Thousands of Ukrainians marked the third anniversary of the beginning of mass protests that ultimately ousted President Viktor Yanukovych and prompted Russia to annex the Crimea Peninsula and back an insurgency in the east.
This year’s November 21 commemoration, known the Day of Dignity and Freedom, saw government officials, former protest participants, and ordinary citizens placing flowers at a monument to the "Heavenly Hundred" -- protesters who were killed in clashes with security forces.
Many rallied on Kyiv's Maidan square, chanting: "Revolution, Revolution," and denouncing Russian intervention in Ukraine. Elsewhere in the capital, a group of demonstrators smashed windows ad ransacked a branch of a Russian bank.
Minor scuffles in the evening as groups of rival demonstrators faced off on city streets and brief clashes with security forces were reported.
WATCH: Protesters Smash Up Russian Bank In Kyiv (natural sound)
In a speech, President Petro Poroshenko called on the nation to unite and stand against the Russian "threat," insisting that the former Soviet republic would never revert to its Moscow-dominated past.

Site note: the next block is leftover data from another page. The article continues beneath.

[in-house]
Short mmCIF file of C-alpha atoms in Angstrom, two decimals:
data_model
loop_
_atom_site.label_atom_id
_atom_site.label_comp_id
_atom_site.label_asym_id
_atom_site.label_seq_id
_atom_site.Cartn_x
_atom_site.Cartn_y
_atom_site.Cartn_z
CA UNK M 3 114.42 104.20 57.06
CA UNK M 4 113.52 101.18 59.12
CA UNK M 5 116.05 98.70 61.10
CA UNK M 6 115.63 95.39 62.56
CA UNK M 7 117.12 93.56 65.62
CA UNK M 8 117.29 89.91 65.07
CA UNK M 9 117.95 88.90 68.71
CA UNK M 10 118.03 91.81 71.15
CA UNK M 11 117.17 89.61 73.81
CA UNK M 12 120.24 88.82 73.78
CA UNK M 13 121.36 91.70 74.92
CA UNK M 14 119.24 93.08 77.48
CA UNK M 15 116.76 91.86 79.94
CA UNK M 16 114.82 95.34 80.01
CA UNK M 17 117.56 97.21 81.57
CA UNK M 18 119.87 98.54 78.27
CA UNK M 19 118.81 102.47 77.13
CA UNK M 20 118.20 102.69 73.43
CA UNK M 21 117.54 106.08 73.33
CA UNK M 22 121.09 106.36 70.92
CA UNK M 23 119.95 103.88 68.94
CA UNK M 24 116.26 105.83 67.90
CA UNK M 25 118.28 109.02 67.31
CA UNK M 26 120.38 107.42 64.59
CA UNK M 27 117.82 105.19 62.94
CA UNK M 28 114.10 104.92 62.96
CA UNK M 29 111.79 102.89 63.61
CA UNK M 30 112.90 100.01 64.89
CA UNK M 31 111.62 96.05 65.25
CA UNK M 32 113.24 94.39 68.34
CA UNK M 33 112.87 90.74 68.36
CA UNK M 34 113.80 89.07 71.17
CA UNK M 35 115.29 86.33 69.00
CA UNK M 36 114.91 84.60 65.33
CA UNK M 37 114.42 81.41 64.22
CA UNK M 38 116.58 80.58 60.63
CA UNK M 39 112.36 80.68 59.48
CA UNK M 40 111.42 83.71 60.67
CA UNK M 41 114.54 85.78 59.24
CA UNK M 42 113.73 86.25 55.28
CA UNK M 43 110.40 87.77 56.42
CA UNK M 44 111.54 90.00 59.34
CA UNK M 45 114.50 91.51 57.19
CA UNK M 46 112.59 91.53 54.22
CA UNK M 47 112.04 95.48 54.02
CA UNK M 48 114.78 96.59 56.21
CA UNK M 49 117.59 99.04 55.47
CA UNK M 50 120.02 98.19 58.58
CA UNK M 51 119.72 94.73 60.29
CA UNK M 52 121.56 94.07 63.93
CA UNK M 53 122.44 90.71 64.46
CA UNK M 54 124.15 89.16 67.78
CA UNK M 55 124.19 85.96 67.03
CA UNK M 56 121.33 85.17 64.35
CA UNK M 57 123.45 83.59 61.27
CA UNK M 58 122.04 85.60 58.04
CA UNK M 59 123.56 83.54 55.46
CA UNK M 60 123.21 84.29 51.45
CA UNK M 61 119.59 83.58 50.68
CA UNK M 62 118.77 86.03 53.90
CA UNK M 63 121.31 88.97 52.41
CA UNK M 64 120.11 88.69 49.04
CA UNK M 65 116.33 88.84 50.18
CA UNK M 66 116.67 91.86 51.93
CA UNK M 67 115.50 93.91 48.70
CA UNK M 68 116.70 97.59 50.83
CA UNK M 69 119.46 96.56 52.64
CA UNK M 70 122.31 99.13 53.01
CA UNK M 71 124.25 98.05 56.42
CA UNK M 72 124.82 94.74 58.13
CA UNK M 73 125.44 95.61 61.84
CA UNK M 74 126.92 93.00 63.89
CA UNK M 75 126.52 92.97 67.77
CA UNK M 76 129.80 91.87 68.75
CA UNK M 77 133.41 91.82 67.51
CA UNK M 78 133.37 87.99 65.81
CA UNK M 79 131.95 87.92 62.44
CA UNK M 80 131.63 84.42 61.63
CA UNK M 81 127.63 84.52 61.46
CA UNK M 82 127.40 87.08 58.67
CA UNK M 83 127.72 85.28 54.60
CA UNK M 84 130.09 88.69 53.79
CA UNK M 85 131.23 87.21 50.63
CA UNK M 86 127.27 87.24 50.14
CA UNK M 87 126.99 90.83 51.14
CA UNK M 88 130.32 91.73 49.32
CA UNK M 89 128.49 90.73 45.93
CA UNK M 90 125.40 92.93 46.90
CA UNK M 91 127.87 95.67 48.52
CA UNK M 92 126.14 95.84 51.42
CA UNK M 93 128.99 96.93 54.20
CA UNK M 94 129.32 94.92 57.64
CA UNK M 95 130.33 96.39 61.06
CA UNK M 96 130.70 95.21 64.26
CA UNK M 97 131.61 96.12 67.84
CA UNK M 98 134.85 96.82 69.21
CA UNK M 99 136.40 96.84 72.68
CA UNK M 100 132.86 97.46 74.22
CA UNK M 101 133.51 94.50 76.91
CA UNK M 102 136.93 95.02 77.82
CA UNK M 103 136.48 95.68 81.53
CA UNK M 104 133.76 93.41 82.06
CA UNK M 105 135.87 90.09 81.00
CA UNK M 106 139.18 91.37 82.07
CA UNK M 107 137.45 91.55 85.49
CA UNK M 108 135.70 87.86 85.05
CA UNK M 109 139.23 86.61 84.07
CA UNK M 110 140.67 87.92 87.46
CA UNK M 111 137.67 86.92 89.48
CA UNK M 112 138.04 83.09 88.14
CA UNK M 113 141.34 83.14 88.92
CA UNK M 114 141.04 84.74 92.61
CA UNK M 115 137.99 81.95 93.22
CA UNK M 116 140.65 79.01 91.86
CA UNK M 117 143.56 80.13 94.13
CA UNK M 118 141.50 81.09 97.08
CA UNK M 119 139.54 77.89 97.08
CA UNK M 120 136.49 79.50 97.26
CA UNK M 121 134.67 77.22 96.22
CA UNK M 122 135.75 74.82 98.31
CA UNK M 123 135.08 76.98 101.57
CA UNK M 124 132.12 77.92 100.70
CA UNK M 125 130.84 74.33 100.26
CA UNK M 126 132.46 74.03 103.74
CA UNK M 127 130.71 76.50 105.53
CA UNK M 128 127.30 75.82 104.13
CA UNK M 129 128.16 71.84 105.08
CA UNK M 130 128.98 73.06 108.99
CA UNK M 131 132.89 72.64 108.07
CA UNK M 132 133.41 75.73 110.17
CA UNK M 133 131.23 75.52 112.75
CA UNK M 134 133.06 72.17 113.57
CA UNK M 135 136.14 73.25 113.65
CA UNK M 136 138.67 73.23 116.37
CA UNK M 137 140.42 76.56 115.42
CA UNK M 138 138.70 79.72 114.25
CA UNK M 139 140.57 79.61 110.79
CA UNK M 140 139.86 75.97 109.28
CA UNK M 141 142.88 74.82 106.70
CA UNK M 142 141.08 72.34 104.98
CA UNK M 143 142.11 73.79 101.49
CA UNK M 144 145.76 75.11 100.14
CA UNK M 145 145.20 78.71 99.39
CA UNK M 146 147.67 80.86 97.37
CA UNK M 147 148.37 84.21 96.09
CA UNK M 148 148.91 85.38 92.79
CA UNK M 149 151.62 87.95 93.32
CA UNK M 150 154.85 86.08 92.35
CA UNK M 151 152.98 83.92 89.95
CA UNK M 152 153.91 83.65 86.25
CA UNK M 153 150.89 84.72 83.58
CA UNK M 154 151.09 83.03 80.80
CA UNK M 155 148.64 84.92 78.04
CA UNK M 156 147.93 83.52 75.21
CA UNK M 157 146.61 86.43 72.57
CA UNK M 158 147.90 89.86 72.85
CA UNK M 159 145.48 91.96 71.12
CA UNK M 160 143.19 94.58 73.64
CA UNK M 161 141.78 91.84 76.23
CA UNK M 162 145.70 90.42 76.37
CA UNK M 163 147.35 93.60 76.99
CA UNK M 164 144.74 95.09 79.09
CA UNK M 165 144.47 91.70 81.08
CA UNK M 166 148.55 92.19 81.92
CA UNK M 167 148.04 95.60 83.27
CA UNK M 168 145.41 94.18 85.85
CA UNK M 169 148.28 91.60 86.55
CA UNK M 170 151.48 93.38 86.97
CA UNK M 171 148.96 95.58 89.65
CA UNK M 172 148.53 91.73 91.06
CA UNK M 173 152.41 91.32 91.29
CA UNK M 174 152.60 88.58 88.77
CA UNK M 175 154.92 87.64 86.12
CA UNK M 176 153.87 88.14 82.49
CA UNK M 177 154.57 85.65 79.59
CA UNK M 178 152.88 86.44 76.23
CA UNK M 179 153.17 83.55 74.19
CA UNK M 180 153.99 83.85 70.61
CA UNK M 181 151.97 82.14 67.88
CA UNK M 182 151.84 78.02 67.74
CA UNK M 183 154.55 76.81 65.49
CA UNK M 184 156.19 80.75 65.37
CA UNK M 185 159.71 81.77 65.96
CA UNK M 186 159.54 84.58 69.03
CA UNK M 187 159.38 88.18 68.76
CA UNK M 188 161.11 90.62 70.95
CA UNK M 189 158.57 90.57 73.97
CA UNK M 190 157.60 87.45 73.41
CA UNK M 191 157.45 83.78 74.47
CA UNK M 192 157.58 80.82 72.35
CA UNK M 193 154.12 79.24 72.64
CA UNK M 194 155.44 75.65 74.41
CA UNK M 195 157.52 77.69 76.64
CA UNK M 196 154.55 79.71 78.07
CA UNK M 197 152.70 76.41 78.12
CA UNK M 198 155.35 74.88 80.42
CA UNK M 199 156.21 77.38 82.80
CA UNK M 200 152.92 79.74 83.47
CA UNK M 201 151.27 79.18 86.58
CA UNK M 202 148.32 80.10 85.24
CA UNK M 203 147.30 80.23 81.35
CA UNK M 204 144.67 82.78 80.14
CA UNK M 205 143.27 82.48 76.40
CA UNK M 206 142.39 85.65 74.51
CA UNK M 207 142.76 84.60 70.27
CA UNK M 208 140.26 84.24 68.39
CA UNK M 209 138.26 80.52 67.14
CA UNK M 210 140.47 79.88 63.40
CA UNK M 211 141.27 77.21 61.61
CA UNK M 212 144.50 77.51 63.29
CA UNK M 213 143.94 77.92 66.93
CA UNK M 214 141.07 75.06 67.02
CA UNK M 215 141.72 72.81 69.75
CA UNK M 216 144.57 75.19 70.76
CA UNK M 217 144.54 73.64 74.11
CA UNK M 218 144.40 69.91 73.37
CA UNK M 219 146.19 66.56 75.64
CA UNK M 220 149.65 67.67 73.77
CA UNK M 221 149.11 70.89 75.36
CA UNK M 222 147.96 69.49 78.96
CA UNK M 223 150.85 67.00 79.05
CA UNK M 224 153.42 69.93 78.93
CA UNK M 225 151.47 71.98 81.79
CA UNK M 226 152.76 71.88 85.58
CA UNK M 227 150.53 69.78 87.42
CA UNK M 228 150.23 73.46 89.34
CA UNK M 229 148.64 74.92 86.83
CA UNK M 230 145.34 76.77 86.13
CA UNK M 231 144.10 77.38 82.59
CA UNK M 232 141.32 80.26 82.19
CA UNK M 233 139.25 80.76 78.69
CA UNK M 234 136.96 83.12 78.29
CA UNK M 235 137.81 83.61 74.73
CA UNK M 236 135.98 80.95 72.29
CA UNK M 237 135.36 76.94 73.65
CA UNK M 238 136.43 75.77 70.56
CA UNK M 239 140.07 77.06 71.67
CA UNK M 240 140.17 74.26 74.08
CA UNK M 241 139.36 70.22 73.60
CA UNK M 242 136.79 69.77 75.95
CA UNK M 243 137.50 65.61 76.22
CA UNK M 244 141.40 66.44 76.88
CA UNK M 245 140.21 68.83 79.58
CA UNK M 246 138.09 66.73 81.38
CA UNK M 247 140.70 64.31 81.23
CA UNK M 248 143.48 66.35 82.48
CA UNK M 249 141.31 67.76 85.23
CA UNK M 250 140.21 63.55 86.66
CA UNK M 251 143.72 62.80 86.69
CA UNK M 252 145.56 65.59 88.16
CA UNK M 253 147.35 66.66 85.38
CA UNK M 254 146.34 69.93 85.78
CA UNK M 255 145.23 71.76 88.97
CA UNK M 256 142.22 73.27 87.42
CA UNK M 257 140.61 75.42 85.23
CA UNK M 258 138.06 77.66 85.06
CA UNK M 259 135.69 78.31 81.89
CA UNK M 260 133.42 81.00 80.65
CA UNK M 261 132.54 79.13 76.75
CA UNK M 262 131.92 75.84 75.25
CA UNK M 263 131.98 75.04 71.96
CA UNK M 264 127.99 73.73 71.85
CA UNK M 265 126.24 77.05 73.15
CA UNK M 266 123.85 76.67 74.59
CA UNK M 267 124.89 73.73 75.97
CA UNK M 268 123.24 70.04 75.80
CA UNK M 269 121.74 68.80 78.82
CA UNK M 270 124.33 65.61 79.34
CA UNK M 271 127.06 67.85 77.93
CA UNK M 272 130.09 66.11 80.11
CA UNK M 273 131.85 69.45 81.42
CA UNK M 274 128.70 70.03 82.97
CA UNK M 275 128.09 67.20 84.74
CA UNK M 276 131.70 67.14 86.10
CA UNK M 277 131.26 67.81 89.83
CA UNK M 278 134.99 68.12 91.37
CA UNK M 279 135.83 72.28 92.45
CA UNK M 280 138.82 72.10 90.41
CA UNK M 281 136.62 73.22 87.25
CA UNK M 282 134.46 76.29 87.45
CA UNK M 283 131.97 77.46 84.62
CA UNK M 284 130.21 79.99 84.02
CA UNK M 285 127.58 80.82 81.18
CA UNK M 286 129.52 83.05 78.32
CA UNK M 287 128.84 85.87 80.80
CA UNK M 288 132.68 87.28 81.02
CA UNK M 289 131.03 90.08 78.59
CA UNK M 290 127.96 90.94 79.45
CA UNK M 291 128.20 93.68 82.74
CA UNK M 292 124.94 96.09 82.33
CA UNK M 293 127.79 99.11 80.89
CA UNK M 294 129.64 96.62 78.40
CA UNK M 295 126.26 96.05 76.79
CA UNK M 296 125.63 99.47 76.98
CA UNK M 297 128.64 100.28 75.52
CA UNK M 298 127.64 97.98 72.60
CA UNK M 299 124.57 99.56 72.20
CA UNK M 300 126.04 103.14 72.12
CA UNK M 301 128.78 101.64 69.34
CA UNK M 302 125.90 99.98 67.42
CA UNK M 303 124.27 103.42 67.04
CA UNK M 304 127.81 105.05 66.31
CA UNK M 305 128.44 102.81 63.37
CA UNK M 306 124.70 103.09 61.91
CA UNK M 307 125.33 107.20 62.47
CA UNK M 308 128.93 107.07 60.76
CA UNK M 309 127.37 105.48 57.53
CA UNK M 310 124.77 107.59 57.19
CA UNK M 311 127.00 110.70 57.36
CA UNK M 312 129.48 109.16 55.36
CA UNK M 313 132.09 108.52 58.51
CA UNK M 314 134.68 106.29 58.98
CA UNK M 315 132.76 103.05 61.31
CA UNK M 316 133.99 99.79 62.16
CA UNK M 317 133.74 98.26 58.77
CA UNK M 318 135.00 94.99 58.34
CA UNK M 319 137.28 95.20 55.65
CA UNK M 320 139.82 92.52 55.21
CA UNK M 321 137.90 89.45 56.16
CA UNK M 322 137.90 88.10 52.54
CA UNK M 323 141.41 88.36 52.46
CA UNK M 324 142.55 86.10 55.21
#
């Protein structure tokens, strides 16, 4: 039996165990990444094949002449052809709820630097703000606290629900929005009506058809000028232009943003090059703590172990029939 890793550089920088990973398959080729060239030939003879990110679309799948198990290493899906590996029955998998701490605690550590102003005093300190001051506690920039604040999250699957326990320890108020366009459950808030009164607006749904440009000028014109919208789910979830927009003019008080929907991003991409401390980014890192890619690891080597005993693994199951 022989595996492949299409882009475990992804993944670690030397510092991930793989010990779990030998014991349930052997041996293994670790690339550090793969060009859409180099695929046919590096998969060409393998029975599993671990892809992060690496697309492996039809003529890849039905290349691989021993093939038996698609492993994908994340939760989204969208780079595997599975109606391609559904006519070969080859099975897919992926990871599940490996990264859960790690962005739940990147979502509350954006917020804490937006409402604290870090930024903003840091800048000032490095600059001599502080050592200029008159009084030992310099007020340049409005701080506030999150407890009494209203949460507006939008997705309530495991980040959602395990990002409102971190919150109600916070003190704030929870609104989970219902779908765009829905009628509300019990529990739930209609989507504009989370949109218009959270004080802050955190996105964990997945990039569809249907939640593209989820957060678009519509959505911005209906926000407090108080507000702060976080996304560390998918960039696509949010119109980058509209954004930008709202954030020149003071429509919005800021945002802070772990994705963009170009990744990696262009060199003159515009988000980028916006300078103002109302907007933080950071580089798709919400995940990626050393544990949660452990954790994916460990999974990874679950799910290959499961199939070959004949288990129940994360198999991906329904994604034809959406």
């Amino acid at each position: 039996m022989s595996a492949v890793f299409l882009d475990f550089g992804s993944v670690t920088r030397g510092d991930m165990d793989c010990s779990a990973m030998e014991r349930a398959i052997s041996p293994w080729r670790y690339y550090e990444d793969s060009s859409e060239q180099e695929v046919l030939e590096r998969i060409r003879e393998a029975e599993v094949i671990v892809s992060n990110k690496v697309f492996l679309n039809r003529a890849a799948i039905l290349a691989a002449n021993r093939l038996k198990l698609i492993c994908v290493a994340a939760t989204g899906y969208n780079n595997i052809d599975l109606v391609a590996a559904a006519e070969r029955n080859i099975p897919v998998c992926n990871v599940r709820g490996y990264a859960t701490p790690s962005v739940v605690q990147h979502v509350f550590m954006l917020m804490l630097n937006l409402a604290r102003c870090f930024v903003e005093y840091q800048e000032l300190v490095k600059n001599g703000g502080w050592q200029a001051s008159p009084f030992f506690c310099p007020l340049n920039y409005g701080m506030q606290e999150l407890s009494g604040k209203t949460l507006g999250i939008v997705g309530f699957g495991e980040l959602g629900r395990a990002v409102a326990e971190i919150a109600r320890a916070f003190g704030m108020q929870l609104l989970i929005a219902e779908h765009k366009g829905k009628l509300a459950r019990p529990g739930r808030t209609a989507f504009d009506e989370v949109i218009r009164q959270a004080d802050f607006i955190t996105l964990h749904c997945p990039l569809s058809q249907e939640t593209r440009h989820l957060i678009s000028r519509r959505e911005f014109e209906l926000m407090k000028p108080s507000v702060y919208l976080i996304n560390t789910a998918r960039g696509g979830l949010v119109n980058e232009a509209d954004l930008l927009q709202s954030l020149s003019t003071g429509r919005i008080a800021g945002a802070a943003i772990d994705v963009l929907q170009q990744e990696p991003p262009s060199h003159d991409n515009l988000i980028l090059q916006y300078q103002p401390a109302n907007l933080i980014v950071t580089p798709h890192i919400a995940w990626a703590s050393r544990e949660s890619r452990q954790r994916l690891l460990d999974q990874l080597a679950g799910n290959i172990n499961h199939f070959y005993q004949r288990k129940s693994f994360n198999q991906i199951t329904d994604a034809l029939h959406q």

"The Revolution of Dignity put an end to our Russian-Soviet past and the post-Soviet period," Poroshenko said. "It has separated our Ukrainian and European world from the Russian world."
Commemorations were being held in other cities as well.
The 2013 protests erupted in response to Yanukovych's announcement that the would spurn closer ties with European Union and would seek tighten economic relations with Russia.
Thousands of people turned the Maidan square into a vast semi-militarized encampment, amid often freezing temperatures. The demonstrations exploded into full-scale violence in February 2014 and culminated with the shooting deaths of scores of protesters and Yanukovych fleeing to Russia.
In the aftermath, Russia quickly moved to annex the Crimean Peninsula, where the Russian Black Sea Fleet is based, and nutured a conflict in eastern Ukraine that turned into outright war between Kyiv's forces and Russia-backed separatists.
Аt least 9,600 people have been killed.